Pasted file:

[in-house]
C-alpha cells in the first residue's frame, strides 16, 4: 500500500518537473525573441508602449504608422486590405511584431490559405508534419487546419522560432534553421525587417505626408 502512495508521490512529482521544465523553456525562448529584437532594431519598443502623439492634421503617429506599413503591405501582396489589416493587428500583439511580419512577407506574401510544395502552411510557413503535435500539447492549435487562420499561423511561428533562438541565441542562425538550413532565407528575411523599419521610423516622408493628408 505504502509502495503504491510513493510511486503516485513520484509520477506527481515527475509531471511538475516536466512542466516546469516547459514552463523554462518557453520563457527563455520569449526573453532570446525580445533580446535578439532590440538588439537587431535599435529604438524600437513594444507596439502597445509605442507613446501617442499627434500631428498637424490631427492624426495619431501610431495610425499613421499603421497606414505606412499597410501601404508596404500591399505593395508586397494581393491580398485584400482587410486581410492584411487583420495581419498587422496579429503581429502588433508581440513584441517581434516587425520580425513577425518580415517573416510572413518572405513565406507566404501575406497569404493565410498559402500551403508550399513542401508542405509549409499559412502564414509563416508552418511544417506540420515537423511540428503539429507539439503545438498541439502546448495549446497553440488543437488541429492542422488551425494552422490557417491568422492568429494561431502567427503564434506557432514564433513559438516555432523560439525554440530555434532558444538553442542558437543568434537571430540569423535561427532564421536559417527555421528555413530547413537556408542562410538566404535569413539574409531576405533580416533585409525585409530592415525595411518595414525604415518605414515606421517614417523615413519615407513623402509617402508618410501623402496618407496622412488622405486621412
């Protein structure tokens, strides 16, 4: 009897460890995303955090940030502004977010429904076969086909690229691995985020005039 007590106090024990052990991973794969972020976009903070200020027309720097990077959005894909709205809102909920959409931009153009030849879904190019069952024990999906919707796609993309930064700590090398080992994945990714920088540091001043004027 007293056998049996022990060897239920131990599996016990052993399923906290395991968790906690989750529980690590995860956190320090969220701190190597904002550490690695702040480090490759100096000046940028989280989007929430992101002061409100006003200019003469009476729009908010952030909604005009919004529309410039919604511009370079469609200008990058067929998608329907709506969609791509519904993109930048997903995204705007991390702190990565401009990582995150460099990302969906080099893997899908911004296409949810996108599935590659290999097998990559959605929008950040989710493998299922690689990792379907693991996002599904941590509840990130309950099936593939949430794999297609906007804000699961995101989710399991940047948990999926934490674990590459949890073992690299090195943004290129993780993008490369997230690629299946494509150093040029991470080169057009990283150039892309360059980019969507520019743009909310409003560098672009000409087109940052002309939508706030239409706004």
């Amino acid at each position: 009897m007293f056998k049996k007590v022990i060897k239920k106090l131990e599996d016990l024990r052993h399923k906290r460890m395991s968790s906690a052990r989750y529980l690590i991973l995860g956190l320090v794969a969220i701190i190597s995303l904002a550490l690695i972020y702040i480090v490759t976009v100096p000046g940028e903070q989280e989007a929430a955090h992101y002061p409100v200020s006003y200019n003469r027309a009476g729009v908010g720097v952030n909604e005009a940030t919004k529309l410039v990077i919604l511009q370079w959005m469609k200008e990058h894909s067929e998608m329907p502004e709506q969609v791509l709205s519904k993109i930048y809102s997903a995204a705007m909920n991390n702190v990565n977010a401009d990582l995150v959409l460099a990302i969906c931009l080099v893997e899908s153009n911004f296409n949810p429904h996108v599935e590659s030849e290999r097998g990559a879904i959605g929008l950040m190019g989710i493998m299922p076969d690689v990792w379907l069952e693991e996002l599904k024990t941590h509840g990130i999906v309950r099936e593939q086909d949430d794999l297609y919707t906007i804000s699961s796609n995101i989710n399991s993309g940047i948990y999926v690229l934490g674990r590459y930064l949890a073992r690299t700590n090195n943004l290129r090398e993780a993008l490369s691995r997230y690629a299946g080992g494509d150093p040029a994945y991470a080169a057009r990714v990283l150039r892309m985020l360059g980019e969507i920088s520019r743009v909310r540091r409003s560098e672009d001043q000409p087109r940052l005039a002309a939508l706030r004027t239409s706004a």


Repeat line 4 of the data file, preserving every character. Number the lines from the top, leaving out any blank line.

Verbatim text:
């Amino acid at each position: 009897m007293f056998k049996k007590v022990i060897k239920k106090l131990e599996d016990l024990r052993h399923k906290r460890m395991s968790s906690a052990r989750y529980l690590i991973l995860g956190l320090v794969a969220i701190i190597s995303l904002a550490l690695i972020y702040i480090v490759t976009v100096p000046g940028e903070q989280e989007a929430a955090h992101y002061p409100v200020s006003y200019n003469r027309a009476g729009v908010g720097v952030n909604e005009a940030t919004k529309l410039v990077i919604l511009q370079w959005m469609k200008e990058h894909s067929e998608m329907p502004e709506q969609v791509l709205s519904k993109i930048y809102s997903a995204a705007m909920n991390n702190v990565n977010a401009d990582l995150v959409l460099a990302i969906c931009l080099v893997e899908s153009n911004f296409n949810p429904h996108v599935e590659s030849e290999r097998g990559a879904i959605g929008l950040m190019g989710i493998m299922p076969d690689v990792w379907l069952e693991e996002l599904k024990t941590h509840g990130i999906v309950r099936e593939q086909d949430d794999l297609y919707t906007i804000s699961s796609n995101i989710n399991s993309g940047i948990y999926v690229l934490g674990r590459y930064l949890a073992r690299t700590n090195n943004l290129r090398e993780a993008l490369s691995r997230y690629a299946g080992g494509d150093p040029a994945y991470a080169a057009r990714v990283l150039r892309m985020l360059g980019e969507i920088s520019r743009v909310r540091r409003s560098e672009d001043q000409p087109r940052l005039a002309a939508l706030r004027t239409s706004a």